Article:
Wednesday, 20 July 2011

Very Rare Babies Born

Some very rare lemur babies have been born at South Lakes Wild Animal Park, Cumbria.  

Belted Black and White Ruffed Lemur Maelle gave birth to a male on 30/4.   

Critically Endangered in the wild these are very rare and very important animals, here as part of the International Breeding Programme, as far as we are aware this is one of only 2 births this year.

You can view a video of our Ruffed Lemur babies exploring for the first time or even having bath time with mum on our Youtube page, take a look!

Black and White Ruffed Lemur keepers are also celebrating with the birth of 3 babies to mums: Izzy – Male born 10/5/11;   Jane – female born 12/5/11; and  Hannah – female born 16/5/11. 

Both Belted Ruffed Lemurs and Black and White Ruffed Lemurs are extremely rare in the wild making these 4 births very special, keepers have been keeping a watchful eye on the 4 precious

babies, and confident they are now strong enough for their wild natural existence in the trees they will be let out this week to Join the Ring-tail Lemur babies already enjoying exploring and mingling with visitors.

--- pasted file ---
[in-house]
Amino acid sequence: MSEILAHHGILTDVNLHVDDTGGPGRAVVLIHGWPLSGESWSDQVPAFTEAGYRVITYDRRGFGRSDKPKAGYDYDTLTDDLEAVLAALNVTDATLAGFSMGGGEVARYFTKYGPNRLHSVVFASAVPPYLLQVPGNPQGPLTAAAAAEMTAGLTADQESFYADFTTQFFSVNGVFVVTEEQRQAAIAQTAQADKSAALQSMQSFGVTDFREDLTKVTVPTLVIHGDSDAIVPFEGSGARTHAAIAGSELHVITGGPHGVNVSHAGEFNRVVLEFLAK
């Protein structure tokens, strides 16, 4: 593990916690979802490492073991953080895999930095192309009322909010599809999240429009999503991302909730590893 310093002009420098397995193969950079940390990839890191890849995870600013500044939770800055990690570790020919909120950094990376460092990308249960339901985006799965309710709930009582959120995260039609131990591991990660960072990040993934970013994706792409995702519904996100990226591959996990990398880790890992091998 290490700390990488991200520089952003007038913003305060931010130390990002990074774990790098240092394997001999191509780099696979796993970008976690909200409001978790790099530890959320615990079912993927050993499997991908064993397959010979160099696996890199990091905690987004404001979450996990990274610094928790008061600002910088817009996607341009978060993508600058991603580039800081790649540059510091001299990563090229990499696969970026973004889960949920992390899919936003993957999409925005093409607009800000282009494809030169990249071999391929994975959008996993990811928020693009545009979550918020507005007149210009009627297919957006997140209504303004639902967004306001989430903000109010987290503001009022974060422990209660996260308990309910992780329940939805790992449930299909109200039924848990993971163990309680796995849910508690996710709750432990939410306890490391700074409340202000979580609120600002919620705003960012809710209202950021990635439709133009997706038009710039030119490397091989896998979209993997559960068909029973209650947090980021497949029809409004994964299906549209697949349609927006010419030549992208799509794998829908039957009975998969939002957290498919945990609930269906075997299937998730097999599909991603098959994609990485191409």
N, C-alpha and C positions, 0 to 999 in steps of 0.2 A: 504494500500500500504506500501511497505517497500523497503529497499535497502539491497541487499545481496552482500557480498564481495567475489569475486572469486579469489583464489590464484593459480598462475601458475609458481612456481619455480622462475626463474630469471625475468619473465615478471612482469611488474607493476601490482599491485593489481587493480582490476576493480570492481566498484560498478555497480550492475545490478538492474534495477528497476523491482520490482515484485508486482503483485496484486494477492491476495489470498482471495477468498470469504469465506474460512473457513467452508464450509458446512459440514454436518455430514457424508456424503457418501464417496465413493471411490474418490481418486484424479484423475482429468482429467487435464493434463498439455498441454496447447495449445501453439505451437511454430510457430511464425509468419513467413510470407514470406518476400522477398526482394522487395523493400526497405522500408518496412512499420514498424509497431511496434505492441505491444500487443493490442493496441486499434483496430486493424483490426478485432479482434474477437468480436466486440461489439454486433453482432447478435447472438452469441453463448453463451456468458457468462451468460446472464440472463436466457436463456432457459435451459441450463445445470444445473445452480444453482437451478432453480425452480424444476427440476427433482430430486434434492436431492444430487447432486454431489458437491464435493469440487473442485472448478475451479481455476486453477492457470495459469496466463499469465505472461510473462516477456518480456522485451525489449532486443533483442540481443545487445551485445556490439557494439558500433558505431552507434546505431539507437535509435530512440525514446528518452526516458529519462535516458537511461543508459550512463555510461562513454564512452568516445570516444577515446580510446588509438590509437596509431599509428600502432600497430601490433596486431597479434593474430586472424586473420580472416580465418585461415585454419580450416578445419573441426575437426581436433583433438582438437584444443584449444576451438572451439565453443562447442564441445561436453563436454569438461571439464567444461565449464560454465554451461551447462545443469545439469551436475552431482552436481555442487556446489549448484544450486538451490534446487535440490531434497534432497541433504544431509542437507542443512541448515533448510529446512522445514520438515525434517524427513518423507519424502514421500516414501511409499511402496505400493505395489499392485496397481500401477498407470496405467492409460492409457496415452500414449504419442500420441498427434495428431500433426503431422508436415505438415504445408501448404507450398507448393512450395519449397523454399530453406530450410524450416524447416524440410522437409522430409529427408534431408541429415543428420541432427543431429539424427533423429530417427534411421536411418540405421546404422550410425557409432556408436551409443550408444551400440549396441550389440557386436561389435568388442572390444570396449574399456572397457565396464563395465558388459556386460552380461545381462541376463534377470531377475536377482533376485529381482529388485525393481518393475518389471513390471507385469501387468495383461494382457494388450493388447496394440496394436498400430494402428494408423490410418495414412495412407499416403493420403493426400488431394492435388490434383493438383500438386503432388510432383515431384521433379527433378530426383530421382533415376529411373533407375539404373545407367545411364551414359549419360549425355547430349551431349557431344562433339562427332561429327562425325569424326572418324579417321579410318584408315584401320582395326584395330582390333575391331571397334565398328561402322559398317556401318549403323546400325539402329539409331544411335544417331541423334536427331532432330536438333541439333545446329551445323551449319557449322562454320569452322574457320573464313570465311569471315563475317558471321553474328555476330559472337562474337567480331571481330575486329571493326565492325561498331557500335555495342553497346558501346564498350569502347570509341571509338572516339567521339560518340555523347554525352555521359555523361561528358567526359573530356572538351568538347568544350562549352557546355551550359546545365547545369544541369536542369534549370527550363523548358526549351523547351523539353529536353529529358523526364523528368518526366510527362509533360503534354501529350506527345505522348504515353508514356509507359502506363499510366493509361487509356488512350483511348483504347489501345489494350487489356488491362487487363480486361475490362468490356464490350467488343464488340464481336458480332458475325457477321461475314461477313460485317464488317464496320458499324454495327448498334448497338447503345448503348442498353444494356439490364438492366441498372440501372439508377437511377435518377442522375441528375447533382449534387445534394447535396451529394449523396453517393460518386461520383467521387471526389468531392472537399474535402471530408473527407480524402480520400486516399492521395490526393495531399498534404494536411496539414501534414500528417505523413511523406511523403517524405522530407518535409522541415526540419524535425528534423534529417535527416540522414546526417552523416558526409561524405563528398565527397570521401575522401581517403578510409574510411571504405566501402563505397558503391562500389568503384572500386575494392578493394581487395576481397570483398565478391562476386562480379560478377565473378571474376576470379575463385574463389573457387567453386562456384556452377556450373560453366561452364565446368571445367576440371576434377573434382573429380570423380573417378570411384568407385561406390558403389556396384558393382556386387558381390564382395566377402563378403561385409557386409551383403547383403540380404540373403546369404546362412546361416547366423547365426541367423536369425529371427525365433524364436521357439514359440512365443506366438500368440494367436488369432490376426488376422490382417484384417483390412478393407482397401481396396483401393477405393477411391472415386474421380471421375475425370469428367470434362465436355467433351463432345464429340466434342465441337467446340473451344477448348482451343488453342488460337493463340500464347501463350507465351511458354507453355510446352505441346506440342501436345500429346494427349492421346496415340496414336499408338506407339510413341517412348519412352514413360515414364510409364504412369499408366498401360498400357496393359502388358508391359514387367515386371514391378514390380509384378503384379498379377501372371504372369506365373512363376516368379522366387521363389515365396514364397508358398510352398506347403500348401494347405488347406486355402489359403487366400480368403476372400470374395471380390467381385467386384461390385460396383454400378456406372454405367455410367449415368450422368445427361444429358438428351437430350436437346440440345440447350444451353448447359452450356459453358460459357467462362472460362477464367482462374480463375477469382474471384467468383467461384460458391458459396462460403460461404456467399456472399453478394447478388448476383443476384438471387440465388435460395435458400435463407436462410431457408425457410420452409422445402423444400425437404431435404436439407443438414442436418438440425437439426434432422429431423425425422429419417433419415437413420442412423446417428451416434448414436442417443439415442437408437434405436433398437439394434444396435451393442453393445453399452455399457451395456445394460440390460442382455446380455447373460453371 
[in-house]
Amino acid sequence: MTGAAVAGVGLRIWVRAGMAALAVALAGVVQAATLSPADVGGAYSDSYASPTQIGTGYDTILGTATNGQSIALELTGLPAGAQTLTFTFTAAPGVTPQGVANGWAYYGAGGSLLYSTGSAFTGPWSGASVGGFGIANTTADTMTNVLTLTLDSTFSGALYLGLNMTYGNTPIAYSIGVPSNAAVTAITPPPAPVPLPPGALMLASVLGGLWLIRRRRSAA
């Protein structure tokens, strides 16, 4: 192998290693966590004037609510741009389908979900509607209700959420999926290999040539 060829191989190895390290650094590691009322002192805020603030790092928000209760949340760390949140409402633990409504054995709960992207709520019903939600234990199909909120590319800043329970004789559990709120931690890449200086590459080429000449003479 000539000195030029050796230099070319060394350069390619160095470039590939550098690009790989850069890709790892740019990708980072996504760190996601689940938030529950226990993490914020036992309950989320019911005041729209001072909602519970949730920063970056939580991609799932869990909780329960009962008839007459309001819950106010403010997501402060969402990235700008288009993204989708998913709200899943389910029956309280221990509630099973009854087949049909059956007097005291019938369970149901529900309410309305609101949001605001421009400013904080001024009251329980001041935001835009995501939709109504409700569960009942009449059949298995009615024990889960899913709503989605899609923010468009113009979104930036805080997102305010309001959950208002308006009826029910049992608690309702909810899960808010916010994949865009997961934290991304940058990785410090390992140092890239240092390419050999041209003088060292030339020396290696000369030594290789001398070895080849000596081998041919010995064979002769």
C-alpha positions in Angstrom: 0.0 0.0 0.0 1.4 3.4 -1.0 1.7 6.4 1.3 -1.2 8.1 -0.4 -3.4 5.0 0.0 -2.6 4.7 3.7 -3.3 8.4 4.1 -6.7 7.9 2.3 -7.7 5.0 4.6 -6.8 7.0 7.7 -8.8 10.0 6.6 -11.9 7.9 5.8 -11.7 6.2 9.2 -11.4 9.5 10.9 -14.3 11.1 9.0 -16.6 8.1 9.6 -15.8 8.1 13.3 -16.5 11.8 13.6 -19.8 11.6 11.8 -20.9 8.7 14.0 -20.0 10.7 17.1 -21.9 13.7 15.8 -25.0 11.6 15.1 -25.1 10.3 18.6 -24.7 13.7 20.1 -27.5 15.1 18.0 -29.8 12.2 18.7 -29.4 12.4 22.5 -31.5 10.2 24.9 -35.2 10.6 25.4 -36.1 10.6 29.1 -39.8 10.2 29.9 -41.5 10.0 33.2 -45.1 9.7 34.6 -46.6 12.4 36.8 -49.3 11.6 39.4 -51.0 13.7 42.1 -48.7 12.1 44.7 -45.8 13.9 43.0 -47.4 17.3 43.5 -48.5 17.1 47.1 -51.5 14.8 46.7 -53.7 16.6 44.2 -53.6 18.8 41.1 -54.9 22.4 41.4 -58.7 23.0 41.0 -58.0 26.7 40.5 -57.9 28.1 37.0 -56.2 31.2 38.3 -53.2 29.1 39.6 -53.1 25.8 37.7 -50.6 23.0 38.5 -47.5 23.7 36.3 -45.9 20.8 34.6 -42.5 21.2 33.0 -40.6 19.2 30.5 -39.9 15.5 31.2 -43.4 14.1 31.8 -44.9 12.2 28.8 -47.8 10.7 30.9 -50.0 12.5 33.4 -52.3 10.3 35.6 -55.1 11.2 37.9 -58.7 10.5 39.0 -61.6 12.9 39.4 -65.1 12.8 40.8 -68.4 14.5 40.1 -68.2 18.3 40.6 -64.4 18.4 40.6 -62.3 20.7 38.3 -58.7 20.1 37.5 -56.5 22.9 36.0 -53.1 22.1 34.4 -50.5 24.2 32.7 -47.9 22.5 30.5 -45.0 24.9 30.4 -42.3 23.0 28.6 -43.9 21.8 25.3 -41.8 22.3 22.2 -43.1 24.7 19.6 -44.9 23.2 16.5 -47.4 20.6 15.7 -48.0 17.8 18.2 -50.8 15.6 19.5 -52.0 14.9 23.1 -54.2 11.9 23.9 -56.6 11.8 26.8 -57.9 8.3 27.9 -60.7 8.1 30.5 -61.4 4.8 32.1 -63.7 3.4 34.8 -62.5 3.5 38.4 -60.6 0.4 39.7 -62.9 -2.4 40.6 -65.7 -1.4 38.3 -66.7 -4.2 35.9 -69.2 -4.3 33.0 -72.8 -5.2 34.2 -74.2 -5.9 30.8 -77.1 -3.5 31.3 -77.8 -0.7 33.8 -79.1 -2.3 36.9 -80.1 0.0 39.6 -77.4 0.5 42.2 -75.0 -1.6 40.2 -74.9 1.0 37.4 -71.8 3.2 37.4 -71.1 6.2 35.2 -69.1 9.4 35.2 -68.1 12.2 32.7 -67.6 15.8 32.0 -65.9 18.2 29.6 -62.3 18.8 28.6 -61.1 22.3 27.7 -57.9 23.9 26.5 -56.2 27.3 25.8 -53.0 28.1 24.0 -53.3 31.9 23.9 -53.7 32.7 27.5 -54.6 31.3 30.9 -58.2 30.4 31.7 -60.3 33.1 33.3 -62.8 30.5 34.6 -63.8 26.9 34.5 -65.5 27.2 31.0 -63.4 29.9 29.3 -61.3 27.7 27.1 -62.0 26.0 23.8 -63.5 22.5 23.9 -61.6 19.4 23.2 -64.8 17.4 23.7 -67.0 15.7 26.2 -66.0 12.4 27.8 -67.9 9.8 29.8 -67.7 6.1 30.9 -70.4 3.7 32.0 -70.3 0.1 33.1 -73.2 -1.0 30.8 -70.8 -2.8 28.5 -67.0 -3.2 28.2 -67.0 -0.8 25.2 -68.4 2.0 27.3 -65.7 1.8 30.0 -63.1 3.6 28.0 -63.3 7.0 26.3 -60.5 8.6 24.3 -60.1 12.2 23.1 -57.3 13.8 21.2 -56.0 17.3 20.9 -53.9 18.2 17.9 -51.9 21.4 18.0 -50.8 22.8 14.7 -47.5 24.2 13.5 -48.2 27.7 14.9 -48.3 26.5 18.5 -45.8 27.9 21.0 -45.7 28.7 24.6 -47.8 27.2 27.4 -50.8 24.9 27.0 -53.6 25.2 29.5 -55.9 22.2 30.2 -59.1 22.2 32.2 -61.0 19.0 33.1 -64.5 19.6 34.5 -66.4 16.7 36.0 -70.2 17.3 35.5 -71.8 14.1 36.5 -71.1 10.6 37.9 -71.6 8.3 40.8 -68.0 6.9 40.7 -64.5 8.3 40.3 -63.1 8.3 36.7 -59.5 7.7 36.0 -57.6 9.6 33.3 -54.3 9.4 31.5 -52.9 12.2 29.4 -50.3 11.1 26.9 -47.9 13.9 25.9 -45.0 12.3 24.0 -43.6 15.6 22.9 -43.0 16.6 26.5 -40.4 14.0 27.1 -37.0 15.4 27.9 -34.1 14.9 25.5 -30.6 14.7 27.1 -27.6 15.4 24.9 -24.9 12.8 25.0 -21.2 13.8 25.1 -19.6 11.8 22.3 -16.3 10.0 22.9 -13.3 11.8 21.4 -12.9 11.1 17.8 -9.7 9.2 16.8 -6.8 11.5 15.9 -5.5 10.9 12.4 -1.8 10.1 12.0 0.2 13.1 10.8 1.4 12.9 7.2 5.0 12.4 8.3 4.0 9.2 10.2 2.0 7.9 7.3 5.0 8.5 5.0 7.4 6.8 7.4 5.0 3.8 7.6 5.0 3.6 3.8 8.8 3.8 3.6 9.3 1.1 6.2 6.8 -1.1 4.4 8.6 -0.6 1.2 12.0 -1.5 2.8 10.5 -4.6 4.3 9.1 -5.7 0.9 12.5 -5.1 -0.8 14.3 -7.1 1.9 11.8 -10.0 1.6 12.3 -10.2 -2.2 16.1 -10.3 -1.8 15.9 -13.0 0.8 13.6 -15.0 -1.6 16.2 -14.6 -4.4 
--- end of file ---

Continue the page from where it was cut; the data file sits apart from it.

Black & White Ruffed Lemur Facts
  • Unlike Ring tail babies who cling on to mum Young Ruffed are carried in the mother’s mouth. 
  • Ruffed Lemurs are the largest lemur to have three pairs of nipples and multiple infants.
  • Black and White Ruffed Lemurs are very rare in the wild existing only in a small area of north eastern Madagascar.

South Lakes Wild Animal Park is working to save these animals in the wild.  The project called “Antongill” is based in the Antainambalana Forest, in the north east of Madagascar, the largest remaining piece of lowland tropical rainforest on the island – covering an area of 900,000 hectares, which stretches down to a coral reef.

The forest is amongst the richest in the world and the villagers of the region live close and mix regularly with Indris, Black and White Ruffed lemurs and the white Sifaka (pictured)  (which is endemic to their region), as well as tomatoe frogs, carpet chameleons, humpback whales which breed in the bay, spinners dolphins and marine turtles which lay their eggs on the beaches.

The project works with the villagers to develop, through research education alternative farming methods which secures them a good level of life but preserves the lemur’s habitat.

Education plays a big part of the project and includes the annual lemur festival – a music festival held annually attended by hundreds of villagers.

For more information and pictures from the project out in Madagascar please follow this link

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